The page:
In short term, the market is likely to show weakness. Even though valuations seem to be reasonable (14.4x FY12E Consensus EPS of Rs1,266), the investors will be cautious in investing as the domestic issues like governance; weak economic data will be now fuelled with the new political development. The international scene is also not optimistic with Indian crude oil basket rising above US$108 resulting in weaker equity markets world over.  

Tuesday, March 1, 2011

Budget Highlights Feb 2011

Budget Highlights Feb 2011

  • Fiscal deficit pegged at 4.6% of GDP for 2011-12.
  • Fiscal deficit projected at 4.1% and 3.5% for 2012-13 and 2013-14, respectively.
  • Revenue deficit for 2011-12 pegged at 3.4%.
  • Revenue deficit for 2010-11 revised downwards to 3.4% from the budgeted estimate of 4.0%.
  • Net market borrowings for 2011-12 is budgeted at Rs. 3,430 billion, 2.3% over 2010-11.
  • Total expenditure for 2011-12 to increase by 3.4% over 2010-11.
  • 1.4% fall in capital expenditure, while 4.1% increase in revenue expenditure over 2010-11.
  • Personal income tax slabs changed:
  • Income upto Rs.1.8 lakhs – nil.
  • Income between Rs. 1.8 lakhs and Rs. 5 lakhs – 10%.
  • Income between Rs. 5 lakhs and Rs. 8 lakhs – 20%.
  • Income above Rs. 8 lakhs – 30%.
  • Incomes of senior citizens between 60 and 80 years of age, to be exempted upto Rs.2.5 lakhs and for those above 80 years, exemption applicable upto Rs. 5 lakhs.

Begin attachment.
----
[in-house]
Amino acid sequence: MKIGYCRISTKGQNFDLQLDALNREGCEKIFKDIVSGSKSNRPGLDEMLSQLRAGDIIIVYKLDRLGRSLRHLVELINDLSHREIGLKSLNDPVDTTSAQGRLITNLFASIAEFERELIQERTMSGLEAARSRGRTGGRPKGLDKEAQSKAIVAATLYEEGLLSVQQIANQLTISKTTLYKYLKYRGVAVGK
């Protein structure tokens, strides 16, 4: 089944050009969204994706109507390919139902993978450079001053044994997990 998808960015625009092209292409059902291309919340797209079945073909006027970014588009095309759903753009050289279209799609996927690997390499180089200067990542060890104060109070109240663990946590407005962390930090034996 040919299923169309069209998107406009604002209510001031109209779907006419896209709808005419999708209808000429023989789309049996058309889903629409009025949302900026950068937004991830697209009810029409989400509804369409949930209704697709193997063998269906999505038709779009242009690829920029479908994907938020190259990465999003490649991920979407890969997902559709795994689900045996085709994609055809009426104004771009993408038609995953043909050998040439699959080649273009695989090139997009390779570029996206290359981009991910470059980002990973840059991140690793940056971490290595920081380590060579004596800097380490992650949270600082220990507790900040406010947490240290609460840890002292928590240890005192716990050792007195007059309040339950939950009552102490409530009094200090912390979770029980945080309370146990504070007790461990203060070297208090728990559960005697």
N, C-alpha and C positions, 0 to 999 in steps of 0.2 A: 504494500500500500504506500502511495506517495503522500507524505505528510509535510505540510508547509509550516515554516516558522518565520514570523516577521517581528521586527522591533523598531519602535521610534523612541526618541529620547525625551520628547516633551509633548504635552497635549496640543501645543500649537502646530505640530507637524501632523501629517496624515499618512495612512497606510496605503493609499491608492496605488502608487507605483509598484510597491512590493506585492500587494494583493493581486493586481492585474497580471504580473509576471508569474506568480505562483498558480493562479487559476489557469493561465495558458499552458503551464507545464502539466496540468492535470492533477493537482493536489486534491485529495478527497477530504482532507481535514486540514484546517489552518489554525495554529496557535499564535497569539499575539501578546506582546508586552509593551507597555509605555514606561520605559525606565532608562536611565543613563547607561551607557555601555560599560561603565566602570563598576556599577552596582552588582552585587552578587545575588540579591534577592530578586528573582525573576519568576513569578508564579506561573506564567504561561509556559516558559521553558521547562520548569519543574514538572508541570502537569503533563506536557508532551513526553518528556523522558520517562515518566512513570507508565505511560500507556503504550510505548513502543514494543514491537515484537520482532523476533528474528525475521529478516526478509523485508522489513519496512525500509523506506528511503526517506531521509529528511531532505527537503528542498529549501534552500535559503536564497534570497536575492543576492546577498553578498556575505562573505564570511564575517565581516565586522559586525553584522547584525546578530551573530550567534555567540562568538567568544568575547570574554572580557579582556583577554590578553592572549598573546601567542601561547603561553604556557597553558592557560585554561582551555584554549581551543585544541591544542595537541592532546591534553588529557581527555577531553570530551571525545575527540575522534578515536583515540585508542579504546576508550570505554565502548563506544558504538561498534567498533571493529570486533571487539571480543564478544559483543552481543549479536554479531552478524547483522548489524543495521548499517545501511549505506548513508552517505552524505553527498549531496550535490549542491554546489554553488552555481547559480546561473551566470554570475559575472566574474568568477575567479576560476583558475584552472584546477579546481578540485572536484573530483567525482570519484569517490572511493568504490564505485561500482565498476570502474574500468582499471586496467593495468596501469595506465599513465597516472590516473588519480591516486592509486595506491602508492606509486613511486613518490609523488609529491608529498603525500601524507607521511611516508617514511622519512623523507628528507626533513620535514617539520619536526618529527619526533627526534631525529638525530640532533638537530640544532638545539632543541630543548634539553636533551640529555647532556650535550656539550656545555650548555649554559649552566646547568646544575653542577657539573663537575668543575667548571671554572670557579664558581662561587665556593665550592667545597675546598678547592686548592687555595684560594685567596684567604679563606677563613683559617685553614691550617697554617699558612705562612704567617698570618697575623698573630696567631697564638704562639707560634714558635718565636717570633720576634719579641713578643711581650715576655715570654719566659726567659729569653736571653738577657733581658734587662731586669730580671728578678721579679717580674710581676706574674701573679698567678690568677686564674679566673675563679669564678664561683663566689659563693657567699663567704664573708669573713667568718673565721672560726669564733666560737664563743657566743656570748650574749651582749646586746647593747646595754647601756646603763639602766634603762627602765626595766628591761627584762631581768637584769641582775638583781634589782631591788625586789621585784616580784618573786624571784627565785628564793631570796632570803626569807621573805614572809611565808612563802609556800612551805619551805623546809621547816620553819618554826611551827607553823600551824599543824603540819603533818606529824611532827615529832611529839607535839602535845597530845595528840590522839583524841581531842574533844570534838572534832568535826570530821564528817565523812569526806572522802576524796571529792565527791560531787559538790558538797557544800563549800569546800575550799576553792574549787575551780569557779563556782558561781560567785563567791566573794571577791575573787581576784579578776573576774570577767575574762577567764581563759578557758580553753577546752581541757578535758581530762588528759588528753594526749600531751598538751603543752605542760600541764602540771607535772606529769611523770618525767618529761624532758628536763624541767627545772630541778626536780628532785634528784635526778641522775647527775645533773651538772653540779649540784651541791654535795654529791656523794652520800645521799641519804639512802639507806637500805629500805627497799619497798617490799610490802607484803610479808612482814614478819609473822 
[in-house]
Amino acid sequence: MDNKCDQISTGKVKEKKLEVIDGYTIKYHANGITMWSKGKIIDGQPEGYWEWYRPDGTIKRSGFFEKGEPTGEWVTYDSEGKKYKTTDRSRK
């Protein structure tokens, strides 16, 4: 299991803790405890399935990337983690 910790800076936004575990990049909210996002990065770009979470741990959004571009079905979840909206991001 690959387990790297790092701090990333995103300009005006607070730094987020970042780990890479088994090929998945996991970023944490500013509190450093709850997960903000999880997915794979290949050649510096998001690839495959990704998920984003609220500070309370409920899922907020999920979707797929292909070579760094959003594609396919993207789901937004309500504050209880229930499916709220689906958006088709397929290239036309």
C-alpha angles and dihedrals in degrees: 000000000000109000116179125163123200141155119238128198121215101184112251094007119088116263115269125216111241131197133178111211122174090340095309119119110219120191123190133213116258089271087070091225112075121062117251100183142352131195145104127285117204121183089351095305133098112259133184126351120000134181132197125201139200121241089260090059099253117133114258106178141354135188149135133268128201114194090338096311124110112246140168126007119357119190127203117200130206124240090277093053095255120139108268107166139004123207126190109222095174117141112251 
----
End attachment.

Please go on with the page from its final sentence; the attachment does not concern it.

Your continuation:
• Standard rate of excise duty on all non-petroleum products to be maintained at 10%.
  • Minimum Alternate Tax (MAT) rate to be increased from 18% to 18.5%
  • Rate of service tax retained at 10%, but coverage extended
  • Disinvestment receipts for 2011-12 estimated at Rs 40,000 cr.
  • Government to move towards direct transfer of cash subsidy for kerosene and fertilizers.
  • Foreign investors who meet Know Your Customers (KYC) norms to be allowed to invest in Indian equity mutual funds.
  • FII limit for investment in corporate bond with residual maturity of over five years issued by companies in infrastructure sector, is raised by US$ 20 billion to US$ 25 billion
  • Rs 6,000 cr allotted to public sector banks to maintain a Tier 1 CRAR of 8% during 2011-12
  • Direct Tax Code to be implemented by April 1, 2012
  • Allocation to infrastructure at Rs. 2,14,000 cr for 2011-12, 23.2% higher over previous year